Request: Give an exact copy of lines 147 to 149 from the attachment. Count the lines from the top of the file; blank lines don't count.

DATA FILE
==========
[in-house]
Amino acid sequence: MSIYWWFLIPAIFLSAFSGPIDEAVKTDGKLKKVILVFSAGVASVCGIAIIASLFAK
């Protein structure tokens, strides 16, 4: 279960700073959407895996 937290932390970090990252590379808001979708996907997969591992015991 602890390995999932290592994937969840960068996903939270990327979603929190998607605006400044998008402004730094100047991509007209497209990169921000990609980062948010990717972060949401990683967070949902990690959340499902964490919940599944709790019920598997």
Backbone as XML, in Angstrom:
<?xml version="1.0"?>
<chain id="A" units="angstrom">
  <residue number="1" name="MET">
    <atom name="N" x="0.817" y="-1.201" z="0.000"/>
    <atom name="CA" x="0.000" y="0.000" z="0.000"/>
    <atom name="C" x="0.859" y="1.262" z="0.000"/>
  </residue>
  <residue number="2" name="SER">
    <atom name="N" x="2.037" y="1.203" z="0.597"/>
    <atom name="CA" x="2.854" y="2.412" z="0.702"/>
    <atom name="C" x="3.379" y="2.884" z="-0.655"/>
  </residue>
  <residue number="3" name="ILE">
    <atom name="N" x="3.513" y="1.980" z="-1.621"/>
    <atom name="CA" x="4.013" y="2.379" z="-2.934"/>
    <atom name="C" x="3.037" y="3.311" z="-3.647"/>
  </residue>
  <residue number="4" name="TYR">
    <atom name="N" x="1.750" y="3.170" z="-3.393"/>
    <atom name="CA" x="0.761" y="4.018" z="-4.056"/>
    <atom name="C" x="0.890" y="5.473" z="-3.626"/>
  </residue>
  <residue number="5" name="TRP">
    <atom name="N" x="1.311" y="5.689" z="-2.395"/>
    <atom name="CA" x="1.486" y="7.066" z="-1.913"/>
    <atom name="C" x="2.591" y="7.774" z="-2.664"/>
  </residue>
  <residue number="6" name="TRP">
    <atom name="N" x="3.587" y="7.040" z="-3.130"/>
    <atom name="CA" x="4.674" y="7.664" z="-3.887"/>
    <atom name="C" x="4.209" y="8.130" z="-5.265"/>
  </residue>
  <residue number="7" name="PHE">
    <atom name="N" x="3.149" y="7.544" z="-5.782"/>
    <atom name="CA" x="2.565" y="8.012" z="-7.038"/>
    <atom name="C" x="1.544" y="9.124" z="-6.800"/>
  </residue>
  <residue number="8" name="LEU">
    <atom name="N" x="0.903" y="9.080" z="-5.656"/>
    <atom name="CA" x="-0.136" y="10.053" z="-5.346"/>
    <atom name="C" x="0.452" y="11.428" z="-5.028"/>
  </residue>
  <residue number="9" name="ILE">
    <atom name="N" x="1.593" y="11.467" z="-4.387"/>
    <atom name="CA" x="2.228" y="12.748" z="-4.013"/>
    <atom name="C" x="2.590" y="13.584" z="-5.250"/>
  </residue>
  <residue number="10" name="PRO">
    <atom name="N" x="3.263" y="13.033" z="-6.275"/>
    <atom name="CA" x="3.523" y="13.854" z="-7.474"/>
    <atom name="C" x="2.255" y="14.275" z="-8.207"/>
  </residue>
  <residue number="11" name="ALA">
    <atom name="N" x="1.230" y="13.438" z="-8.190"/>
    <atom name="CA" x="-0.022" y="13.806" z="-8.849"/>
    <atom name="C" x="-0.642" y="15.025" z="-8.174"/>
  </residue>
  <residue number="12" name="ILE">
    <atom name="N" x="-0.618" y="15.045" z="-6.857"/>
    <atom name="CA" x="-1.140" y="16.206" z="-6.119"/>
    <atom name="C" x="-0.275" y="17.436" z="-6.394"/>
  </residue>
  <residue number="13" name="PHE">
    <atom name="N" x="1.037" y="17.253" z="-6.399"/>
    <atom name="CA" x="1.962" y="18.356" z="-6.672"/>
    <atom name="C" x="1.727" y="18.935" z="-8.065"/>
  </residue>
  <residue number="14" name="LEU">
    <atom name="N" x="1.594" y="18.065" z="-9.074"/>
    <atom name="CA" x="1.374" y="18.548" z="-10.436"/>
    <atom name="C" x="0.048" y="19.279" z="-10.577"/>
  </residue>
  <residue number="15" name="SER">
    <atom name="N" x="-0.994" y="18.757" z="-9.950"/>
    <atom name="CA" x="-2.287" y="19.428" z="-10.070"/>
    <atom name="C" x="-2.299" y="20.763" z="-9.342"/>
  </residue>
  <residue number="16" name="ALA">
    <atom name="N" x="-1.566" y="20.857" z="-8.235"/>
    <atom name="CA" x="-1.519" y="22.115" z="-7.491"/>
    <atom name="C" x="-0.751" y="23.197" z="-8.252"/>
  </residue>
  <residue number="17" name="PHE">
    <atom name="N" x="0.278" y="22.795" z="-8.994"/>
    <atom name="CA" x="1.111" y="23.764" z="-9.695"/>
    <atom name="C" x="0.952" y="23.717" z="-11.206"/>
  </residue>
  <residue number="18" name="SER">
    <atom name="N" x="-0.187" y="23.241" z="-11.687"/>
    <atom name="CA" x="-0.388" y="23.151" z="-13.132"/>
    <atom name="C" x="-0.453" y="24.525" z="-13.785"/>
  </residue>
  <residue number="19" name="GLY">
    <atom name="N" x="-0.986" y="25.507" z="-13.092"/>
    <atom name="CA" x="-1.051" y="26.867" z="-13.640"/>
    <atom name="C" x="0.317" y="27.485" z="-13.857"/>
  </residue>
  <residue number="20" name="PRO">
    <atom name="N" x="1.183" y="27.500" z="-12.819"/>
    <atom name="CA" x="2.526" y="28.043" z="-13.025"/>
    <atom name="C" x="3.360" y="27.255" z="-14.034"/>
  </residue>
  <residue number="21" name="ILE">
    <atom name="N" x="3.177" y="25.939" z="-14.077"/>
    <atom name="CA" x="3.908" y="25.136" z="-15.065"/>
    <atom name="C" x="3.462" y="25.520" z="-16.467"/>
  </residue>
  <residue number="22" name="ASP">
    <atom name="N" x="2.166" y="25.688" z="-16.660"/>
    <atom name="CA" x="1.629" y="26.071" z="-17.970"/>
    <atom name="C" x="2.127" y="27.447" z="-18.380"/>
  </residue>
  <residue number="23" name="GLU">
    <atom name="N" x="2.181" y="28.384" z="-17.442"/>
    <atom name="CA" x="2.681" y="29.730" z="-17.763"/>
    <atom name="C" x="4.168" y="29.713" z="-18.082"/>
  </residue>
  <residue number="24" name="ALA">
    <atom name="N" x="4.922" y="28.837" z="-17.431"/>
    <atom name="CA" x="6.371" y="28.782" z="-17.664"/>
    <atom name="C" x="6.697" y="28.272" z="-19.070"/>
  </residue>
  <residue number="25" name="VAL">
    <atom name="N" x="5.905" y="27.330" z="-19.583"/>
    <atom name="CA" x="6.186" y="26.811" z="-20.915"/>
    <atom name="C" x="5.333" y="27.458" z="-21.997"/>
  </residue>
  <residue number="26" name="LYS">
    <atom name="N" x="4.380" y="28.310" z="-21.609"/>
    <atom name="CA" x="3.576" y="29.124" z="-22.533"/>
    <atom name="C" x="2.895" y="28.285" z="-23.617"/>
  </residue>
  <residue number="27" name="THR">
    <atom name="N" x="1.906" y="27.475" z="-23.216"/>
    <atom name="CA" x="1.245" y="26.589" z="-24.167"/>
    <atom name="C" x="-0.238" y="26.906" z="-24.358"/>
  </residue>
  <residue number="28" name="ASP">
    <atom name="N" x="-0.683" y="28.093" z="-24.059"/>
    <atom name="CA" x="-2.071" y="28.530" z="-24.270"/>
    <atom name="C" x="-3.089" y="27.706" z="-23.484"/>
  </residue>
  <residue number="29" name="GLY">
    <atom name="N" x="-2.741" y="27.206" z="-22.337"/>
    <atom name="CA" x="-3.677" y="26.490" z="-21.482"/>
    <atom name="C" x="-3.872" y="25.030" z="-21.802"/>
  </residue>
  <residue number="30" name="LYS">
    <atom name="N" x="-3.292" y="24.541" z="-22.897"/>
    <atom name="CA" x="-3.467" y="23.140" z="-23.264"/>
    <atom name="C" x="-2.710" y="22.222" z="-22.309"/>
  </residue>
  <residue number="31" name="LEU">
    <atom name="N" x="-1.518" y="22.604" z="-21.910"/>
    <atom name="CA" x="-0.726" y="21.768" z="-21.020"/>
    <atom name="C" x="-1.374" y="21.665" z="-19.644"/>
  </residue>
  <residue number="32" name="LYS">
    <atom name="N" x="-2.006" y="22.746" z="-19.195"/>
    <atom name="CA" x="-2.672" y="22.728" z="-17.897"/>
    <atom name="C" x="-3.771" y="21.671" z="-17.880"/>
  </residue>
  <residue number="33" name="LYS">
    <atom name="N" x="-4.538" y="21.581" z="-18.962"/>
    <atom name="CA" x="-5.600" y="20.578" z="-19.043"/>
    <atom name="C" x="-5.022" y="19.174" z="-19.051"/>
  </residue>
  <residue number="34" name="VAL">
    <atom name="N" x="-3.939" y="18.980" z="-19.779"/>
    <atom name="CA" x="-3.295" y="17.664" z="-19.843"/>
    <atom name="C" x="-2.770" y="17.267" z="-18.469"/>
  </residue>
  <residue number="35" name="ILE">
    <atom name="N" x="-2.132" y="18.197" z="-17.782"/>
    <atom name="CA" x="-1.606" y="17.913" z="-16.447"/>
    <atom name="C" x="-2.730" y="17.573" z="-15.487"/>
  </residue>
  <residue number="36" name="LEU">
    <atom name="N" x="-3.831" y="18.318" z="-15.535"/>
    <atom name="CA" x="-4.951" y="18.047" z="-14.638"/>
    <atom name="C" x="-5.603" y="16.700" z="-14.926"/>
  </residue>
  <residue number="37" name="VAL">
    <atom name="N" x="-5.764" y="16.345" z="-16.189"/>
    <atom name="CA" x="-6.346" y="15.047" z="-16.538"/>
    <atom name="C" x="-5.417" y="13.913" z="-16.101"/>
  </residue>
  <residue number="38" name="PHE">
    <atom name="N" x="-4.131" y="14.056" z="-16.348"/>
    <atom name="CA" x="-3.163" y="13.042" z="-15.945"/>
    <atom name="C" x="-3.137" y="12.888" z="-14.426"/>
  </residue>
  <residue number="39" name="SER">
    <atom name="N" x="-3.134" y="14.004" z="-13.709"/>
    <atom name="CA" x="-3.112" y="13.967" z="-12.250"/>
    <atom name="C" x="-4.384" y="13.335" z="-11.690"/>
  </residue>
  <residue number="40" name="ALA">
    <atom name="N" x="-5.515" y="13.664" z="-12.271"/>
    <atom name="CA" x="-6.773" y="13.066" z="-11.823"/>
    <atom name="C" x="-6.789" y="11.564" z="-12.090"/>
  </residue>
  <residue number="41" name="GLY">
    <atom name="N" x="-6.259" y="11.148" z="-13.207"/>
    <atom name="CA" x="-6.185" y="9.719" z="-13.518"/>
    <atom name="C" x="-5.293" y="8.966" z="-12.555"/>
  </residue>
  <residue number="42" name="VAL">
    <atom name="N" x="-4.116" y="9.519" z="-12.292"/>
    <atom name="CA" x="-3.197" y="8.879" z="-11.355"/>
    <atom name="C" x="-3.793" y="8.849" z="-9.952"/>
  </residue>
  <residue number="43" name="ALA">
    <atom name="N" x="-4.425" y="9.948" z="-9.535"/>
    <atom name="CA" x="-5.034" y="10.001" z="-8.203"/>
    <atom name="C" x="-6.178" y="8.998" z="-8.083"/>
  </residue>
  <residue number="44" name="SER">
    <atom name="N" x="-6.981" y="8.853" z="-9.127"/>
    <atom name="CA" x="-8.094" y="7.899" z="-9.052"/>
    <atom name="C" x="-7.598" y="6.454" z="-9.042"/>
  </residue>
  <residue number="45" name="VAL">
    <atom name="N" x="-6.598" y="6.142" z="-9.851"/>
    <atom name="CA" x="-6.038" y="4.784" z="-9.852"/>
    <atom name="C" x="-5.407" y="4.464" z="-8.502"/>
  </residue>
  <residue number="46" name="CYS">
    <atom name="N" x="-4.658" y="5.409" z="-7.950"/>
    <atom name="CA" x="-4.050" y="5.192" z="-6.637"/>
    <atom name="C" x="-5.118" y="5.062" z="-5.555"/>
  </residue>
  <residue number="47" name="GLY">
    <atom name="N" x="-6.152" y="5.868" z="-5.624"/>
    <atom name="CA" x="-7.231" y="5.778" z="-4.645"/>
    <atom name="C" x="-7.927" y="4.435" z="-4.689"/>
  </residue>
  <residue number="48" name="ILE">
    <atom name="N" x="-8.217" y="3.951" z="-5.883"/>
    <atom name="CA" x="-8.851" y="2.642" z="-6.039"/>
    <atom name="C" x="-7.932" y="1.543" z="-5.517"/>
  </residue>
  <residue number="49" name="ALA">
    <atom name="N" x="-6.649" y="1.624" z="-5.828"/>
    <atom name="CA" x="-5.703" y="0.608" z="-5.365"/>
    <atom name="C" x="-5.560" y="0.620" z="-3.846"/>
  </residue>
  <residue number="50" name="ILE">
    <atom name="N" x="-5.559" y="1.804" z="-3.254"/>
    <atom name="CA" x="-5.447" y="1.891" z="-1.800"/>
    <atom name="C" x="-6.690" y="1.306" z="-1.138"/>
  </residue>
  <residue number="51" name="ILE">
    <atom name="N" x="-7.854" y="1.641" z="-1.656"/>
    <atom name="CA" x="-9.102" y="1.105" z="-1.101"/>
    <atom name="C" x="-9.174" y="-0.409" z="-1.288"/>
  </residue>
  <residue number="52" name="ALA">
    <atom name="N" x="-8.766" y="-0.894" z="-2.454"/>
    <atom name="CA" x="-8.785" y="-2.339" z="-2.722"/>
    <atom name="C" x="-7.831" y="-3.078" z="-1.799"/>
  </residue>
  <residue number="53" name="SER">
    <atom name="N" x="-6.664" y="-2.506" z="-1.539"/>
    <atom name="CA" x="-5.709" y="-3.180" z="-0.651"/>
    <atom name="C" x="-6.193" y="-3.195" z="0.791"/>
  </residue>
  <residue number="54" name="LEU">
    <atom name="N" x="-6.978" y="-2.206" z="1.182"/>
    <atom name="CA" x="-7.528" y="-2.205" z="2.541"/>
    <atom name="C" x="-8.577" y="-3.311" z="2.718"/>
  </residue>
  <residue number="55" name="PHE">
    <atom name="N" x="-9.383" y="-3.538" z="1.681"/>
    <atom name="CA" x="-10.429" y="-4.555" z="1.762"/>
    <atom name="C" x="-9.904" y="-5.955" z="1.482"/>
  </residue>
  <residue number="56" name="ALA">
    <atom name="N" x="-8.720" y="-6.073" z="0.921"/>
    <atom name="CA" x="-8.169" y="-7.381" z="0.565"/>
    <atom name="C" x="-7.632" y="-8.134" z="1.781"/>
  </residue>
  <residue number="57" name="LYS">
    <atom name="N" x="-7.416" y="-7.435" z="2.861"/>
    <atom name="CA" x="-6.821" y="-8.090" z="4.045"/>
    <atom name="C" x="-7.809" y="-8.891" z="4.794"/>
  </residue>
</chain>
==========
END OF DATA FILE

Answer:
  <residue number="29" name="GLY">
    <atom name="N" x="-2.741" y="27.206" z="-22.337"/>
    <atom name="CA" x="-3.677" y="26.490" z="-21.482"/>